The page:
Art in the Time of Planetary Change
The Museum of Modern Art in Warsaw invites to the exhibition “Penumbral Age. Art in the Time of Planetary Change”, where we present artistic works from the last five decades, based on observations and visualizations of the changes underway on planet Earth. It provides a space for discussion on “managing the irreversible” and new forms of solidarity, empathy and togetherness in the face of the climate crisis.
We live in a time of planetary change affecting each and every one of us. Climate change influences every sphere of life, including thinking about art: the systems of its production and distribution, its social function and its relation to other disciplines, especially science.
The title of the exhibition is drawn from the book The Collapse of Western Civilization: A View from the Future by Naomi Oreskes and Erik M. Conway (2014), where the protagonists from the future date the “period of the penumbra” from the “shadow of anti-intellectualism that fell over the once-Enlightened techno-scientific nations of the Western world during the second half of the twentieth century, preventing them from acting on the scientific knowledge available at the time” and leading to tragedy. We are witnesses to this process: scientific findings have ceased to be regarded as dispositive and do not persuade people to act. As the American writer and historian Ibram X. Kendi wrote in The Atlantic, analysing scepticism about climate change or outright rejection of the threat (climate denialism).
Observations by artists are akin to those of scientists, but they typically do not confront viewers with an excess of numbers, soaring bar graphs, or “pornographic” images of poverty and devastation. Art has “strange tools” (Alva Noë, 2015) at its disposal, which we can use to discern “wonders in the heavens and signs on the earth.” When ordinary tools of dialogue and persuasion fail, artists enable an “imaginative leap” by working on the emotions, confronting the incomprehensible and the unknown. As the theoretician of visual culture Nicholas Mirzoeff puts it, we must “unsee” how the past “has taught us to see the world, and begin to imagine a different way to be with what used to be called nature.”
The “Penumbral Age. Art in the Time of Planetary Change” spans five decades, and highlights the strengthening of environmental reflections in the art of the late 1960s and early 1970s as well as the second decade of the 21st century. The first period is linked with intensification of pacifist, feminist and anti-racist movements and the formation of the contemporary ecological movement. At the same time new artistic phenomena arose, such as conceptualism, anti-form, land art and earth art. While introducing “geological” thinking about art, artists used impermanent organic materials or sought to entirely dematerialize the work of art.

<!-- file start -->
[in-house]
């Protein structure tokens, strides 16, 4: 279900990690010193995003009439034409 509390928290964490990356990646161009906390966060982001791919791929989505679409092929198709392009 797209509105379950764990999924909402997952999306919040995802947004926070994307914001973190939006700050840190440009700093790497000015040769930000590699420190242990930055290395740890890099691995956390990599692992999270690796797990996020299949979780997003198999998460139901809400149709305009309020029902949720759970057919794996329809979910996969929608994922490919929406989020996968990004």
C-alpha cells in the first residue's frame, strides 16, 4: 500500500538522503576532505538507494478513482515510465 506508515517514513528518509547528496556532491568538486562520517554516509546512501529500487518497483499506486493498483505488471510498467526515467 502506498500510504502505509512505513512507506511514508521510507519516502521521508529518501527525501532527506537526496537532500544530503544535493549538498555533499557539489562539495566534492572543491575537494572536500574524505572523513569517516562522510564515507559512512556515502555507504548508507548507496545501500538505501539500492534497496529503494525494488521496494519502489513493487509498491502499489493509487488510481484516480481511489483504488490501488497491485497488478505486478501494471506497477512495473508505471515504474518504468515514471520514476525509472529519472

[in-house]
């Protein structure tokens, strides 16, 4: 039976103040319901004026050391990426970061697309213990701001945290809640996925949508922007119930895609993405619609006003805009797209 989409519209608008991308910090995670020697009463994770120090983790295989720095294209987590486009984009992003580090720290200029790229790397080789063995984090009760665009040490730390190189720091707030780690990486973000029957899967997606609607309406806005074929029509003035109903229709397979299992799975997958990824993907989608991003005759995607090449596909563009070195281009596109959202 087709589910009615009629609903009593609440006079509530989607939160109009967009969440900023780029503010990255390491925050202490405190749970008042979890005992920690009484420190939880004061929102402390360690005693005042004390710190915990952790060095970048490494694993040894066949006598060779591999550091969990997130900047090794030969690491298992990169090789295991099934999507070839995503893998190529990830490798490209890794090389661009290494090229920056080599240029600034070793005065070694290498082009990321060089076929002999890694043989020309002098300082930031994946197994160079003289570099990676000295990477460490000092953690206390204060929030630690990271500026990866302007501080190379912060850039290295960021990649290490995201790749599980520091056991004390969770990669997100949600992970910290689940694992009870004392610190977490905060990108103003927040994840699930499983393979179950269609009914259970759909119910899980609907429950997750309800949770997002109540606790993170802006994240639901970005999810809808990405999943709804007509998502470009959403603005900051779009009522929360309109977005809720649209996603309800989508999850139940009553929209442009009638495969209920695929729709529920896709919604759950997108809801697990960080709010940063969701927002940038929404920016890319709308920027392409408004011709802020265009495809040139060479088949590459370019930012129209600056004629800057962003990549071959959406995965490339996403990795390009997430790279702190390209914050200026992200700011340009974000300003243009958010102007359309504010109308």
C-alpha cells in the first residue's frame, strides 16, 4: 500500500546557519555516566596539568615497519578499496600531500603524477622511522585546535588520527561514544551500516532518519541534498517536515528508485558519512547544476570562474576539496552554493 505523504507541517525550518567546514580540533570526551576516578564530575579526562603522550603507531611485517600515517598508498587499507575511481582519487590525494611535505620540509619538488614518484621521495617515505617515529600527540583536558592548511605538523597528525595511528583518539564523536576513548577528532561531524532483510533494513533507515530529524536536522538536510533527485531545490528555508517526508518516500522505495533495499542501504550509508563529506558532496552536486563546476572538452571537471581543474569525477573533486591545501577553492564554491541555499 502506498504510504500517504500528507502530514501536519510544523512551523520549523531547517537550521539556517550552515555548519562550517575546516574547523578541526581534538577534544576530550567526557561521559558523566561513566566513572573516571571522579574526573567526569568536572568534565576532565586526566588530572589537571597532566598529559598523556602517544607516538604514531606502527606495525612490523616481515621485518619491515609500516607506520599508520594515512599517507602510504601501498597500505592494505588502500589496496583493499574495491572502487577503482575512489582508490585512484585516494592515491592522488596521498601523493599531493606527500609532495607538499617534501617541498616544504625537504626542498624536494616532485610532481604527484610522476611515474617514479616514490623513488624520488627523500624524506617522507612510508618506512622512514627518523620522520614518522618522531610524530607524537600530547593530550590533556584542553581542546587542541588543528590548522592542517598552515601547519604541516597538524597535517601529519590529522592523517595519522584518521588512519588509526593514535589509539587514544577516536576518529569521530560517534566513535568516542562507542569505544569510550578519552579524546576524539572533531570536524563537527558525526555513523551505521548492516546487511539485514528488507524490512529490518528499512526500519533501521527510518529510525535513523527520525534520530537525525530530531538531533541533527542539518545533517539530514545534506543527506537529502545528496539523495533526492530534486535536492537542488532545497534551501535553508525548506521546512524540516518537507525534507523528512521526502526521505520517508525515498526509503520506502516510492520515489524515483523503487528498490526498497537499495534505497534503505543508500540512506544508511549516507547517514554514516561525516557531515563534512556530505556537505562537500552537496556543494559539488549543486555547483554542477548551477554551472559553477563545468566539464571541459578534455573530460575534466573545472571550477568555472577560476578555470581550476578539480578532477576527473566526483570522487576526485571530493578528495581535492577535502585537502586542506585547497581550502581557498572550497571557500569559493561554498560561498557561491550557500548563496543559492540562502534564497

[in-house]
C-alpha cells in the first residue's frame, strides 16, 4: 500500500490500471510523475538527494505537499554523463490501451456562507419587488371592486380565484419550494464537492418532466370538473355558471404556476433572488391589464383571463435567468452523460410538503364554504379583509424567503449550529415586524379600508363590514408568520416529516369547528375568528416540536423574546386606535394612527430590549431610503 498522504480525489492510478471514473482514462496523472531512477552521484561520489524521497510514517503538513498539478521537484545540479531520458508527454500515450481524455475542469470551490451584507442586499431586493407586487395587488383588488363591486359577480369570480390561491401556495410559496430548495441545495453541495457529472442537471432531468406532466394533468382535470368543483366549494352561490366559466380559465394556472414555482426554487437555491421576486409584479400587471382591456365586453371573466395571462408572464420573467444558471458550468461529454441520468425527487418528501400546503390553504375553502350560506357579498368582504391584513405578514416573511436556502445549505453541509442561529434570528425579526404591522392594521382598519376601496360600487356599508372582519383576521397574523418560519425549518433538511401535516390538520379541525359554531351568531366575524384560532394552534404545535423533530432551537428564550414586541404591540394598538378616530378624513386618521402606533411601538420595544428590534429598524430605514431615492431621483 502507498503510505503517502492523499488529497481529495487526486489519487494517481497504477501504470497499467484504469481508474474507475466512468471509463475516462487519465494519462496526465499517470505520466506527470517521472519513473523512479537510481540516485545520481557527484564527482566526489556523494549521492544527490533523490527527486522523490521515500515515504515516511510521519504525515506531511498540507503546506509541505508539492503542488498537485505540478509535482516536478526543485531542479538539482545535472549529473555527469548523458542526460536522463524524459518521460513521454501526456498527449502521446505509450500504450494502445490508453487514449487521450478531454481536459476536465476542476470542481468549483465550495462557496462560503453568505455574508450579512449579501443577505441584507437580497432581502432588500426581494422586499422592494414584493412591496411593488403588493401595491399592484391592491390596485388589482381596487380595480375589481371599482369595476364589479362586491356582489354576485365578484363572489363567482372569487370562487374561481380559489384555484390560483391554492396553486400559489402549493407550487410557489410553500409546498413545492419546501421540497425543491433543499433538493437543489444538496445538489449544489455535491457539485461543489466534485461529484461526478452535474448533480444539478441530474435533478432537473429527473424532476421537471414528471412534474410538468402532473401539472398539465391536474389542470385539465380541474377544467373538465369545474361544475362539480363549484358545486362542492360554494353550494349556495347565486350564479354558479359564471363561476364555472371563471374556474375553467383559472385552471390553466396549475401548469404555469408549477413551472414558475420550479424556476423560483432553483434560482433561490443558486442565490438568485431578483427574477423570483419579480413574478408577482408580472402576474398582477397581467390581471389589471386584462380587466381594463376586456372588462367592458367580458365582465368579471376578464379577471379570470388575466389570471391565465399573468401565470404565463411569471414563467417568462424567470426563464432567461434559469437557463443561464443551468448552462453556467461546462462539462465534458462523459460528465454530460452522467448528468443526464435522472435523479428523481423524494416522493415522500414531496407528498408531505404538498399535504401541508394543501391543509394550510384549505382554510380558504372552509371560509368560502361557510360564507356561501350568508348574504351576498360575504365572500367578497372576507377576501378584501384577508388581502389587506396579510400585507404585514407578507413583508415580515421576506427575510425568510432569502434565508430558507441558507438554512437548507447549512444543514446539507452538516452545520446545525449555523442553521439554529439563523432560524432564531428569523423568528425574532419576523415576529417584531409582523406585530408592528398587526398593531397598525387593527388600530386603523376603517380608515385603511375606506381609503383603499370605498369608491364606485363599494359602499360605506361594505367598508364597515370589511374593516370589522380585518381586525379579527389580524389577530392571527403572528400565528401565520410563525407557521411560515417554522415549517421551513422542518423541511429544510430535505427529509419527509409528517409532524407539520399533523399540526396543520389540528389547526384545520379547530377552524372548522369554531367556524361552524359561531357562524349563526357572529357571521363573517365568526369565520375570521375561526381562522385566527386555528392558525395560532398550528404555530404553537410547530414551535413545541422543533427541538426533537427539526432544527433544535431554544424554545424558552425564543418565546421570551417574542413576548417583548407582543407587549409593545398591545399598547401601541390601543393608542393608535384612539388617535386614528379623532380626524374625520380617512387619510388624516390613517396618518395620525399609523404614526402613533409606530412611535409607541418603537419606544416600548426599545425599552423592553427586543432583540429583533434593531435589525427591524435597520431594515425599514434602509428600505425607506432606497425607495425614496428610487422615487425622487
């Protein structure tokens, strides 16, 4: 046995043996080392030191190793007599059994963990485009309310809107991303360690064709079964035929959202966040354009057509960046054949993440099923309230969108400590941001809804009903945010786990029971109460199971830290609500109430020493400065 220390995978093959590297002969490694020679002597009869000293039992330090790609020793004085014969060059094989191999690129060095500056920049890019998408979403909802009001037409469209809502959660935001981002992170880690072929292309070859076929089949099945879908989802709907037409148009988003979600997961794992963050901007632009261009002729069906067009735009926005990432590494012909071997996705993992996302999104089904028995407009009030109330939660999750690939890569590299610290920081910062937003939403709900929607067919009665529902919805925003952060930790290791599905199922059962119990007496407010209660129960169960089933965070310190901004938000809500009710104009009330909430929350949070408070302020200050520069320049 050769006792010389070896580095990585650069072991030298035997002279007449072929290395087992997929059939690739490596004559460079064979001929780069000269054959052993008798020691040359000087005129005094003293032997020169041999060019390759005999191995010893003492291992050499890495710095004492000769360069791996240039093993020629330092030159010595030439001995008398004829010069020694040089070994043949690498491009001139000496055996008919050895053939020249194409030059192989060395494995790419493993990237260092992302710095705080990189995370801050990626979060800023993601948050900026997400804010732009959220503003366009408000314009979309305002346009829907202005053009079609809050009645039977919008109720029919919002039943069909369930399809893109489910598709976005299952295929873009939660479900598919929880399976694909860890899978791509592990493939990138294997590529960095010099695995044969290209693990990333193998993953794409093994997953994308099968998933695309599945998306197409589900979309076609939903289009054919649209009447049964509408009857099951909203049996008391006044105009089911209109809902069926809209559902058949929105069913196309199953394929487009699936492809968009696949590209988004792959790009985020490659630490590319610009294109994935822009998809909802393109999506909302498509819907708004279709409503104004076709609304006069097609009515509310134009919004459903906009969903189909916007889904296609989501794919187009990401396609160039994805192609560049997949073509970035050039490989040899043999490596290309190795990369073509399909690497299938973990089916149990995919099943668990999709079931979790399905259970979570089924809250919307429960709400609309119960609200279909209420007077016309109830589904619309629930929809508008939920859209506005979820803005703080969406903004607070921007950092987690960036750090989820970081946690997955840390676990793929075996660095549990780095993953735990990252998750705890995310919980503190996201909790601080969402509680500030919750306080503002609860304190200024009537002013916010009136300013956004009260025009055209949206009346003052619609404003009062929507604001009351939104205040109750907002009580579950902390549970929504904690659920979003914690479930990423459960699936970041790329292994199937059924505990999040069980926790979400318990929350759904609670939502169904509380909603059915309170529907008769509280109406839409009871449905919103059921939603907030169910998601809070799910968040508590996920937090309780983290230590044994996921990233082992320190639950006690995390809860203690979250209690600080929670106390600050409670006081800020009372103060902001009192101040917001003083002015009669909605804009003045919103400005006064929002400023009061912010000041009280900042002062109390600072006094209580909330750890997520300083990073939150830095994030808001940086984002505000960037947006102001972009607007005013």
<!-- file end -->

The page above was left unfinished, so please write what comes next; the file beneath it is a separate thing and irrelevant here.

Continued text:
For us, land art is much more than a stream of Western art emblematic of the late 1960s and early 1970s. Following the thought of the Pakistani artist and activist Rasheed Araeen, drawing from his “ecoaesthetics” agenda, we seek “global art for a changing planet.” Actions connected with the “canonization” of land art, such as Richard Long’s Throwing a Stone around MacGillycuddy’s Reeks, in which the artist followed a stone he tossed before him, the “terraforming” plans of Robert Morris, or Gerry Schum’s television programme (an example of the use of new media to expose audiences to “organic” art practised in deserts or forests), are accompanied in this exhibition by works from the 21st century, employing ecological education (Futurefarmers, Ines Doujak, the Center for Land Use Interpretation), protest (Suzanne Husky, Akira Tsuboi), and involving spirituality and esoterics (Shana Moulton and Nick Hallett, Teresa Murak, Tatiana Czekalska, Leszek Golec).
Life in a state of deepening crisis forces us to fundamentally change our thinking about the entire system of social organization and to confront ethical and existential dilemmas (climate migrations and new class conflicts). The world of art, with its museums and rituals for organizing objects and ideas, is no exception (to paraphrase the slogan of the Youth Strike for Climate, “No museums on a dead planet!”) and requires deep systemic transformation. We treat engagement in this discussion as a duty of the museum, and not as just another fashion or stream in art. Countering the calls for “ecological restoration” or the popularity of “art of the Anthropocene,” we stress the permanence of environmental reflection, based on continuity and responsibility.
Art will certainly not protect us against catastrophe, but it can help us arm ourselves with “strange tools” for the work of imagination and empathy. In her memorable manifesto from 1969, Mierle Laderman Ukeles posed the question: “After the revolution, who’s going to pick up the garbage on Monday morning?” In works of art from recent decades we not only seek a visualization of processes occurring on our planet, but also discern possible proposals for the future. If ecological catastrophe is already happening (as the residents of the inundated islands of Nauru and Banaba in the Pacific would certainly agree), together we wonder, will we ever manage to clean up our planetary mess and rebuild our relations with other sentient beings? Will we manage to start over again?
The works in the exhibition come from the collections of such institutions as Moderna Galerija in Ljubljana, the Van Abbemuseum in Eindhoven, the Barcelona Museum of Contemporary Art, the Museum of Modern Art Antwerp, and Tate Britain. The architectural concept for the show was prepared by the German studio Kooperative für Darstellungspolitik.